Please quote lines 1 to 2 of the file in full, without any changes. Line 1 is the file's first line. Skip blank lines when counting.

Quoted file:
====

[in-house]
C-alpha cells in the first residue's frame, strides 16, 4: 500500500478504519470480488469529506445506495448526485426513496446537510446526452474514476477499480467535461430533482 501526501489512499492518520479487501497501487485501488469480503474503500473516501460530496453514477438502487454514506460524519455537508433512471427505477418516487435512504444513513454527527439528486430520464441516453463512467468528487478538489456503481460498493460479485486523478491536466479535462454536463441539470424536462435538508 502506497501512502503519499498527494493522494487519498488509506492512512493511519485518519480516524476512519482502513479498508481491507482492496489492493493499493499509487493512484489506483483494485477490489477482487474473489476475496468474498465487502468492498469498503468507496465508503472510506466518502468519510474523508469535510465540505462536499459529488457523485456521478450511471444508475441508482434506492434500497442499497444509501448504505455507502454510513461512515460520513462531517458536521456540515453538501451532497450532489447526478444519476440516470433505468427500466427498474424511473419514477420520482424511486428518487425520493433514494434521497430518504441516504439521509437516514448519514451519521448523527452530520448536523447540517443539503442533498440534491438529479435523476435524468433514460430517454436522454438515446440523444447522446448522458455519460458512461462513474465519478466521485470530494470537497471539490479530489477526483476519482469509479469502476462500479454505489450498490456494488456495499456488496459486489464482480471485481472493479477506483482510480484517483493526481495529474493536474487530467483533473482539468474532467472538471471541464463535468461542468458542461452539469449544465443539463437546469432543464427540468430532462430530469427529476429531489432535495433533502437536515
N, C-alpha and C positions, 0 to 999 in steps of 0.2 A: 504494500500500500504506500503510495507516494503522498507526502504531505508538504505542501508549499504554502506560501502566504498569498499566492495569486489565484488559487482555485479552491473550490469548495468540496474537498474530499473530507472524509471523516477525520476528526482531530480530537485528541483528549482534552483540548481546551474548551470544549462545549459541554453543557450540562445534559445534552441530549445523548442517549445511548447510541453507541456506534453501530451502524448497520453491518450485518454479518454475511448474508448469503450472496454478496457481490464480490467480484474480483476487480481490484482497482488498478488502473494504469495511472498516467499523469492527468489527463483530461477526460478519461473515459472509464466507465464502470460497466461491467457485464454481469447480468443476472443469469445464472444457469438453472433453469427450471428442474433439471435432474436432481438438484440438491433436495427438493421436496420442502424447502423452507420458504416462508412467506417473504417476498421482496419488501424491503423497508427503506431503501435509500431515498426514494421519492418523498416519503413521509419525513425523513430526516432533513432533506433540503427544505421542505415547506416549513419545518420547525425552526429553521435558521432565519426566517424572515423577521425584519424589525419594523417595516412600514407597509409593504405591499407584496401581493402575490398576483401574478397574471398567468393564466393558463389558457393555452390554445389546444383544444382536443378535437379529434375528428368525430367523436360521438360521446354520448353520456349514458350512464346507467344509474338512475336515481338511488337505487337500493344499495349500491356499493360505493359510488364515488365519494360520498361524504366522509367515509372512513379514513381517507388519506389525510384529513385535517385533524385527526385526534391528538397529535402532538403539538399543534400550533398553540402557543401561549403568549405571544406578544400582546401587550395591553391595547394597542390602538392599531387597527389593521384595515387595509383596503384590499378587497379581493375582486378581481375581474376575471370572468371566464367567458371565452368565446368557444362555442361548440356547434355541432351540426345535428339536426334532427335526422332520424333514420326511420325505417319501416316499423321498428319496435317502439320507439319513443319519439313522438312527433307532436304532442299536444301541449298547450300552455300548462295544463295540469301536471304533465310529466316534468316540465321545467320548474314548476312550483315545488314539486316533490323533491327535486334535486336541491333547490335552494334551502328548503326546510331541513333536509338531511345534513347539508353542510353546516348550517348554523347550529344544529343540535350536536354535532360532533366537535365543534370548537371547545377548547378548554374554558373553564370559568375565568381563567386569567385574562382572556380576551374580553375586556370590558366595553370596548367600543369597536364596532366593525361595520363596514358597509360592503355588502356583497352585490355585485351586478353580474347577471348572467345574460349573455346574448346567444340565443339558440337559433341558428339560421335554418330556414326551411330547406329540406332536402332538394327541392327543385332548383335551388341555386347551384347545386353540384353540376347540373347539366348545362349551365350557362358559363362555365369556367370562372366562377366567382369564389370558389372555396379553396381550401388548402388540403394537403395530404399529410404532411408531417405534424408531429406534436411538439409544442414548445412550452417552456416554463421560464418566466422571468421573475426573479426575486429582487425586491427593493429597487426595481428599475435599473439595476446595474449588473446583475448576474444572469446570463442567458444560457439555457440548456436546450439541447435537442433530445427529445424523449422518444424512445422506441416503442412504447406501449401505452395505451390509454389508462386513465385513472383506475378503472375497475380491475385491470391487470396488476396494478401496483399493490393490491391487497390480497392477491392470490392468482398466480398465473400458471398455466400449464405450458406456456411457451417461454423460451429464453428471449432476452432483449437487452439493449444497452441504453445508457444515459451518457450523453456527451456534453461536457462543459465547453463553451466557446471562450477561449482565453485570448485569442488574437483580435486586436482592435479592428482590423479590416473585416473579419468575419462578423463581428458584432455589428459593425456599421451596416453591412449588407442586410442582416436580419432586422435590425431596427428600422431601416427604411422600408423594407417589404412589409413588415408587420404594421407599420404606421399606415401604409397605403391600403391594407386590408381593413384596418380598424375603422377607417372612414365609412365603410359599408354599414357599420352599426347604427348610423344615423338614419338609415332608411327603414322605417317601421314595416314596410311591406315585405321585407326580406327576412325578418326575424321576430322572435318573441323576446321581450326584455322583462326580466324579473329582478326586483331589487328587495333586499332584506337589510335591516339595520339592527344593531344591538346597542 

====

[in-house]
C-alpha cells in the first residue's frame, strides 16, 4: 500500500478504519470480488469529506445506495448526485426513496446537510446526452474514476477499480467535461430533482 501526501489512499492518520479487501497501487485501488469480503474503500473516501460530496453514477438502487454514506460524519455537508433512471427505477418516487435512504444513513454527527439528486430520464441516453463512467468528487478538489456503481460498493460479485486523478491536466479535462454536463441539470424536462435538508 502506497501512502503519499498527494493522494487519498488509506492512512493511519485518519480516524476512519482502513479498508481491507482492496489492493493499493499509487493512484489506483483494485477490489477482487474473489476475496468474498465487502468492498469498503468507496465508503472510506466518502468519510474523508469535510465540505462536499459529488457523485456521478450511471444508475441508482434506492434500497442499497444509501448504505455507502454510513461512515460520513462531517458536521456540515453538501451532497450532489447526478444519476440516470433505468427500466427498474424511473419514477420520482424511486428518487425520493433514494434521497430518504441516504439521509437516514448519514451519521448523527452530520448536523447540517443539503442533498440534491438529479435523476435524468433514460430517454436522454438515446440523444447522446448522458455519460458512461462513474465519478466521485470530494470537497471539490479530489477526483476519482469509479469502476462500479454505489450498490456494488456495499456488496459486489464482480471485481472493479477506483482510480484517483493526481495529474493536474487530467483533473482539468474532467472538471471541464463535468461542468458542461452539469449544465443539463437546469432543464427540468430532462430530469427529476429531489432535495433533502437536515